Before that it was St Pat’s who Paddy Keenan played with, they had a great run before that. Dundalk Gaels wouldn’t be seen as a powerhouse in the Senior Championship but at the same time nobody would really want to come up against us either.

Louth is a little different to Cavan in that every team that goes into the Senior Championship feels like they could win it. I suppose most teams in Cavan if you ask them, will say that but you have the likes of Cavan Gaels as well who have been very strong.

Q: Have you ever been approached to play for Louth since you started playing for Dundalk?

A: No, I wasn’t, no… I was asked that a few times alright.

Q: Would you have considered it if you were?

A: I’d say I probably would have considered it at the time. I’m very competitive no matter what I’m doing and I always like to push myself. I would have some regrets, I didn’t really play inter-county when I probably should have been in my prime but unfortunately injuries and things sidetracked it. But I would have definitely considered it if I had been approached.

Q: How hopeful are you that Dundalk Gaels can give the Senior Championship in Louth a good rattle this year?

A: I am hopeful, the lads have been working hard. I put together some programmes for the boys over the last number of weeks just to get them back into more game-specific work, speed and changing direction and stuff like that. We’ve got a big squad, it’s a big change for me coming from Drung where we would have small numbers at training. Up here, we would have 35 or 40 at training, we are able to have full games and everything, with subs and all, so it’s a bit different.

It’s good, I enjoy it. For me, it’s a little bit more relaxed. When I was playing with Drung, guys might have been expecting me to perform every day whereas up here, we’ve got a couple of guys in on the county and Derek Crilly who would have played for the county. We’ve got quite a strong spine so if we’re missing one or two players through injury or anything like that, we are able to carry on.

The boys are looking forward to getting back to the group. Even the social aspect of it, I think that’s what a lot of the boys are looking forward to, getting back and having the craic during training and then getting back into the games.

Q: You are 30 now, is that right?

A: Yeah, I’m 30, I’ll be 31 now this September, I’m not that ancient yet even though people probably think I am at times (laughs)! People often say to me ‘you must be this age now’ and I always say I’m not but I started young. Ah look, I’m enjoying football at the minute, I’m injury-free.

A few years ago I went to Enda King up in the Santry Sports Clinic so he looked after me and thankfully got the body right and I haven’t really looked back since.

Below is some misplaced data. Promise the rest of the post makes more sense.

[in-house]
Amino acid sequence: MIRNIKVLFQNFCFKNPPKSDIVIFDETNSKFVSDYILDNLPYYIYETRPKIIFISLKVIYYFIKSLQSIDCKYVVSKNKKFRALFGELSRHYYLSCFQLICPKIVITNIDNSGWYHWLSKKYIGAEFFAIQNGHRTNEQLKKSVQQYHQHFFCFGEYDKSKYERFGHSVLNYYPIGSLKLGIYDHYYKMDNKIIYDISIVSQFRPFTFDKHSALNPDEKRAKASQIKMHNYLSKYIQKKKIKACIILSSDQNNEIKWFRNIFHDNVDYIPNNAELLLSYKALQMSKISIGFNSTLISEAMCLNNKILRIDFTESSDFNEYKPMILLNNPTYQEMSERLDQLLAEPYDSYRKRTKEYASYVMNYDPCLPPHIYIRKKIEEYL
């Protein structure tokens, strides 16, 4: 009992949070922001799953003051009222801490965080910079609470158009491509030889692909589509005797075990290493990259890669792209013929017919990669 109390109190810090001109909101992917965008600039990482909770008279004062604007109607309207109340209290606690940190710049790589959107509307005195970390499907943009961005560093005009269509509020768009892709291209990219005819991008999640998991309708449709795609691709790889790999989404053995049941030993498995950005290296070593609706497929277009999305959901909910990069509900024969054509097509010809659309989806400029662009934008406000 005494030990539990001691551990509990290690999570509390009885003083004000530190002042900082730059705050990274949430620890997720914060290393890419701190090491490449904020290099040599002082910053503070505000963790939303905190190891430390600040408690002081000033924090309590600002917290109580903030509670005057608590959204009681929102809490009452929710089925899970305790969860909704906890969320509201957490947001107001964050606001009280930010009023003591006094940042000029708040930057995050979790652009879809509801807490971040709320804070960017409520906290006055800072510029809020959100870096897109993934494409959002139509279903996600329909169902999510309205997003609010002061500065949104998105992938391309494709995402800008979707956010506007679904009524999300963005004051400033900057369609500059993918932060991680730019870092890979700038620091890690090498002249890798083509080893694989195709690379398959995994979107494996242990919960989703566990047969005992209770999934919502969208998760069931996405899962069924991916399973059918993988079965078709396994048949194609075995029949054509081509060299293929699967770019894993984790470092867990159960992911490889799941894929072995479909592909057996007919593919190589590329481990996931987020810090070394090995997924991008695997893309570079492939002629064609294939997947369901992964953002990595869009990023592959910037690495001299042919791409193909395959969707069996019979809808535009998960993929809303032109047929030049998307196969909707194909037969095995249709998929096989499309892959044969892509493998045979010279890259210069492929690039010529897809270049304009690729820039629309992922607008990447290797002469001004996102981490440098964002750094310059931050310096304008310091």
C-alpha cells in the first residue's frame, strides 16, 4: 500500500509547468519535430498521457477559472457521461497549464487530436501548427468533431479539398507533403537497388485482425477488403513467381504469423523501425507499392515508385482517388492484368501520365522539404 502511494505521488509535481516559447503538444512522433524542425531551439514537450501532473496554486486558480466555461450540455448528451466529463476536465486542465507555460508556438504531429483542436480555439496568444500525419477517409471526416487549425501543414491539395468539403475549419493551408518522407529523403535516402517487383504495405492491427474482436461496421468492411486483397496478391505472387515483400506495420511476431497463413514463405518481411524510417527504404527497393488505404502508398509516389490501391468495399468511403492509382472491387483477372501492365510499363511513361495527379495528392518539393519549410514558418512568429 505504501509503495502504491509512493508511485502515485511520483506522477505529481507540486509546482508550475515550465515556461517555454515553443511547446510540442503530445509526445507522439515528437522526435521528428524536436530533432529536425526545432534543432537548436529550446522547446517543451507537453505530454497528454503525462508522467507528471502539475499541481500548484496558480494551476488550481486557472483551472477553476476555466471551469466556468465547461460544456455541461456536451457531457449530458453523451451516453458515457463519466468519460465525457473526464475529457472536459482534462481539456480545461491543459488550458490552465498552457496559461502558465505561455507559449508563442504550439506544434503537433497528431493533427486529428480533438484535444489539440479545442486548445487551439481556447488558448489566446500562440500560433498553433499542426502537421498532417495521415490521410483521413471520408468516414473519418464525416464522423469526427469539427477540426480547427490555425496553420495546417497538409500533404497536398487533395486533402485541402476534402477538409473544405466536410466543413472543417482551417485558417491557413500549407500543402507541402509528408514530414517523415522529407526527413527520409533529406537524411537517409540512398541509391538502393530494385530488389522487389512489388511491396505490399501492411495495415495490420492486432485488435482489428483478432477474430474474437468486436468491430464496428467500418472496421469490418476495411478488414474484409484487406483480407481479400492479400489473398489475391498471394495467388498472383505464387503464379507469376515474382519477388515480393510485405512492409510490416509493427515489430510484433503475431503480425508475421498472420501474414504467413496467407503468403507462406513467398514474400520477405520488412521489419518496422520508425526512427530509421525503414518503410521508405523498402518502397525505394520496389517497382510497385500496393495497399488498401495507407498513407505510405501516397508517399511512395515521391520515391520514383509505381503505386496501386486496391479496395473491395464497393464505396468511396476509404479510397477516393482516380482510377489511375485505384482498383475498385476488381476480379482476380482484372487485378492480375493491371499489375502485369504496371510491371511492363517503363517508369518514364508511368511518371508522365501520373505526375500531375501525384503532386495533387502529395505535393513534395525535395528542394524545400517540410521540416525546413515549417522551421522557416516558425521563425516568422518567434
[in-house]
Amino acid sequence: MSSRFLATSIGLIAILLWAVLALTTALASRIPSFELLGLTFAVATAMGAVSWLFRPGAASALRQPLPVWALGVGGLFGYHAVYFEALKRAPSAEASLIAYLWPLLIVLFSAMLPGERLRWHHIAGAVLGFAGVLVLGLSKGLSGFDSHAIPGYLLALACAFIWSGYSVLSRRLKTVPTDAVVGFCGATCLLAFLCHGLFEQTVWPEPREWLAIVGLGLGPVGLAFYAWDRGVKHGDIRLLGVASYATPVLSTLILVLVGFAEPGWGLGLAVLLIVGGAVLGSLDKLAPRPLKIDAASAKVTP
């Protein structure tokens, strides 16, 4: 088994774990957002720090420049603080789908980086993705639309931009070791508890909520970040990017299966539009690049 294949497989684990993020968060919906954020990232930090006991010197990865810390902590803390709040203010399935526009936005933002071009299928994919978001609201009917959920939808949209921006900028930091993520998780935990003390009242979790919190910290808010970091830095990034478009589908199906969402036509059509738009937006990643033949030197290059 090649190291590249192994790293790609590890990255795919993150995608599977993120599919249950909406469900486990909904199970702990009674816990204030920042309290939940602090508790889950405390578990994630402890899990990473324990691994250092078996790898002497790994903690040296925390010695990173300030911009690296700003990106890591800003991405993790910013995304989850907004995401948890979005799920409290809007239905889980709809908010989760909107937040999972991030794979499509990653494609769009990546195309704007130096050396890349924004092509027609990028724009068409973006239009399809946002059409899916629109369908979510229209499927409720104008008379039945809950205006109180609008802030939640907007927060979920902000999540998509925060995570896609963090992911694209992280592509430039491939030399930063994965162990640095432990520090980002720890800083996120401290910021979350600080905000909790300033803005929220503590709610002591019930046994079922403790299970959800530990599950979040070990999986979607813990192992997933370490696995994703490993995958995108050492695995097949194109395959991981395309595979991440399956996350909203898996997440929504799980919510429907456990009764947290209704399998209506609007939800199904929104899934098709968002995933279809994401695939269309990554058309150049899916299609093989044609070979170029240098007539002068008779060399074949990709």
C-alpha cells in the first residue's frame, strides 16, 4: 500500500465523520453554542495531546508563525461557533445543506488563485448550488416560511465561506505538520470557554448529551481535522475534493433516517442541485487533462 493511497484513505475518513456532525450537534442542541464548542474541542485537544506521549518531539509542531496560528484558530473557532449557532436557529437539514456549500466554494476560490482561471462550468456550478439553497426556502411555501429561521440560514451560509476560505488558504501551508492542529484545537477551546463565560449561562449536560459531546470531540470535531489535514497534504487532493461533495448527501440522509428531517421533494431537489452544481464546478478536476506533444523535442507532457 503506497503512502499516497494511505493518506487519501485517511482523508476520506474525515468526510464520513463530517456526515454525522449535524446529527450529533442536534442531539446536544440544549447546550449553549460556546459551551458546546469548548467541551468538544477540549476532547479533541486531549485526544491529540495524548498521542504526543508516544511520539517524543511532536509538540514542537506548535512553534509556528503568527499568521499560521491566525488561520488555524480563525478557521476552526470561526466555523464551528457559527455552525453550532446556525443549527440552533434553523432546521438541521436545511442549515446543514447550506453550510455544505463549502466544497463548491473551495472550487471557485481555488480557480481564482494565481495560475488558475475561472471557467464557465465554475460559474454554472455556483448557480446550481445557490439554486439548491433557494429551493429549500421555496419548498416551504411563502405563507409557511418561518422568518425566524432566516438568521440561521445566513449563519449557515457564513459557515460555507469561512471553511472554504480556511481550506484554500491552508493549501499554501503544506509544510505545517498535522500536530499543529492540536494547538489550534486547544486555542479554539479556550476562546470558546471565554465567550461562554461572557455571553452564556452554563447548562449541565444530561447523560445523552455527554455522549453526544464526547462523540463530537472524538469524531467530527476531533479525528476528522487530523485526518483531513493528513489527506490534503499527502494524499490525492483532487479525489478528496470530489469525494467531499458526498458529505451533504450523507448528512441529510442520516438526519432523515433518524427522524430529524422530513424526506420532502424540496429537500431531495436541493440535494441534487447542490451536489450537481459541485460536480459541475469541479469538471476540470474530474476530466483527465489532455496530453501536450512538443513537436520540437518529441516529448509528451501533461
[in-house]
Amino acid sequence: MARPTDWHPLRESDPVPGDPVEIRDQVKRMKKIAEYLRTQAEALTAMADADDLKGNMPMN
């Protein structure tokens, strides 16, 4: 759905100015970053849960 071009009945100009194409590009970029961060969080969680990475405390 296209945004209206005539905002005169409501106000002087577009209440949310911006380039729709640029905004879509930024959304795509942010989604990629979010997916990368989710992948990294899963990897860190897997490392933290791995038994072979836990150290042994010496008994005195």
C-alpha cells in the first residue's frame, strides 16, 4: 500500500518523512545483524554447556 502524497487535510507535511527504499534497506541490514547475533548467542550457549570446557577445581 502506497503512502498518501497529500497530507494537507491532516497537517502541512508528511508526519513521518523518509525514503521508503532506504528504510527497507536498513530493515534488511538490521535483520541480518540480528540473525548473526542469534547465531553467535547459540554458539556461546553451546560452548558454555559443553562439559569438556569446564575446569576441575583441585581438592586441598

Q: Looking at old teamsheets, when you were playing with Cavan, there were a lot of good players there. Why do you think Cavan didn’t make a breakthrough in 08, 09, 10, 11, around that time?

A: Yeah… When I look at it now, at the time we probably thought we were committing loads and being very serious about it but we just weren’t, you know? It was different. There was a bit of a changing of the guard that time. When me and Rory first went in, there were a lot of the older players still playing as well, Anthony Forde, Dermot McCabe and all those guys were coming to the end of their time.

I just think there probably wasn’t the right mentality or professionalism around the squad. Actually, when I say probably, I would say there definitely wasn’t when I look back on it now, just in regard to the hunger and having the desire and goal to be the best that we can.

It was nearly just good enough to be playing for Cavan at times which obviously isn’t good enough if you want to try and compete and win Ulster titles and stuff.

Q: With your expertise in sports science and so on, do you see yourself getting involved in an inter-county Gaelic football set-up in the future?

A: I think I would definitely consider it at club level anyway. I enjoy coaching anyway, I used to coach a lot of our underage squads in Drung with St Finbarr’s. It’s definitely something I would like to get back into.

The inter-county one is tricky because, again, the time commitment is so vast that you’ve got to balance up the work-life ratio and how much time you have to spend with yourself. I’d like at club level first once I’m finished playing.

My girlfriend Blathnaid hears me saying every year that this is the last year I’m playing but I’m still going anyway! She says ‘you’re not coaching another team until you’re finished playing yourself!’ (laughs).

We are living in Blackrock, we bought a house up here a couple of years ago. It’s beautiful, we are beside the beach. We are well settled in here., the office is in Newry, it’s 15 minutes from where I’m living at the minute.

Previously I was commuting up and down from Cavan, it was taking an hour and a half each way and I just couldn’t maintain it. I was getting home at half seven or eight in the evenings, possibly going straight to training or just getting home, getting food and going to bed and then repeating it again.

I know there are loads of boys who do that up and down from Dublin every day, fair play to them, but it just wasn’t for me now so we decided to up sticks and move up here.

My girlfriend is from Killygarry. She’s a primary school teacher so she works just in Ravenshill, just outside the town. It’s all going really well up here thankfully.

More from this Topic